As the mother of one full-time college student and one college grad, I read the recent Atlantic article, “Ask an Economist: How Can Today’s College Students Future-Proof Their Careers?” with interest.
Some of that was self-interest. My husband and I are frankly looking to our children to care for us in our old age. In order for them to do that, they will need to be steadily employed and fairly high earners. They’ll need to take care of their own families first, and that’s why we’re investing in them now so we won’t have to do it when they’re 40.
The Oxford Study
According to the Atlantic piece, a 2013 Oxford study estimates that nearly 50% of American jobs are at risk of becoming obsolete in the face of technological advances. With technology advancing so rapidly, what’s a student to do? Today’s students could very plausibly be studying for careers that won’t exist much longer after they graduate.
An assortment of experts examined the question and came up with some expected and maybe some not-so-expected recommendations.
Ryan Avent, a contributor to The Economist and the author of The Wealth of Humans: Work, Power, and Status in the Twenty-First Century, made an interesting observation: that “skill sets are probably not as important to develop as habits of mind.” He describes creativity, discipline, conscientiousness, and “a bit of daring.” He says those qualities will well serve those who possess them no matter what technology brings.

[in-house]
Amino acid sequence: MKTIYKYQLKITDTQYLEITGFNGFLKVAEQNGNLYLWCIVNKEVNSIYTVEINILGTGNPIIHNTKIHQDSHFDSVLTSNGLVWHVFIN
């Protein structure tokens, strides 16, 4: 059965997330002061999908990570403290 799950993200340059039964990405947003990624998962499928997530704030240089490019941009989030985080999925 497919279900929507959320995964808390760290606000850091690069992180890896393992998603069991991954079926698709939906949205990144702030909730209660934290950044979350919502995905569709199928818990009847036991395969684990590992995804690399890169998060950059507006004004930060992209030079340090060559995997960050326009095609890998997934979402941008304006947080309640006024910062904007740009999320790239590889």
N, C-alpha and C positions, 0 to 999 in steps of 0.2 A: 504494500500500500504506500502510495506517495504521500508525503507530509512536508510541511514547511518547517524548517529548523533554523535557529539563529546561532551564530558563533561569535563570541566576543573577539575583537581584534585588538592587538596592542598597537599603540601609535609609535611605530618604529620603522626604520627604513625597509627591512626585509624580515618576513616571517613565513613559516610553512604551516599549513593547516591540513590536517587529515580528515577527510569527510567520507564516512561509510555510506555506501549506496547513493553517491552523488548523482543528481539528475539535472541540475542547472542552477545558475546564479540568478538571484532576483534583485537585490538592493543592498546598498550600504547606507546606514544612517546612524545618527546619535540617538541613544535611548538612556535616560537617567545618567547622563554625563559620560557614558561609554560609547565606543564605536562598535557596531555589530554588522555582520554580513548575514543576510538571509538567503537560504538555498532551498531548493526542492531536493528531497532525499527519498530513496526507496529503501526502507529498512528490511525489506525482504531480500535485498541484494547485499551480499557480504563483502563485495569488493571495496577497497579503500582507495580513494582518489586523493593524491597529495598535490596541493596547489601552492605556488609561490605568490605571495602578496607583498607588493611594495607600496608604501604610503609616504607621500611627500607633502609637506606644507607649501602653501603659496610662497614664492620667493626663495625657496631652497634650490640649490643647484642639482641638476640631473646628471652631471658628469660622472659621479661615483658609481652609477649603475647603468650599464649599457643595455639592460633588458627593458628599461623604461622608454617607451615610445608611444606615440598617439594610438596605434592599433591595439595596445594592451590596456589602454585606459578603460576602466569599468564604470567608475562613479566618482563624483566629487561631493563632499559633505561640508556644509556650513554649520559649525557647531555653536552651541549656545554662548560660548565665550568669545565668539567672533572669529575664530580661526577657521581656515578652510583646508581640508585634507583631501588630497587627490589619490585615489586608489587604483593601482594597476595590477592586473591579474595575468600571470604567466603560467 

Saadia Zahidi, the head of education, gender, and employment initiatives at the World Economic Forum, and a member of its executive committee recommends acquiring digital skills, but also combining those skills with strong social skills, calling the combination “critical.”
Henry Siu, associate professor of economics at the University of British Columbia and a faculty research fellow at the National Bureau of Economic Research recommends developing problem-solving and people skills. He says being a problem solver “requires analytical skills such as logic, critical thinking, and a high degree of comfort with empirical research.” But it also requires “imagination and ingenuity. So there is value in gaining some exposure to creative writing, music appreciation, and other activities to develop mental agility.”
Lisa D. Cook, an associate professor of economics and international relations at Michigan State University advises “large doses of economics and mathematics,” but she was also the only one of the quoted experts to recognize the importance of good writing skills, which she called a complement to skills in mathematics and economics.
To read more, go to the Atlantic.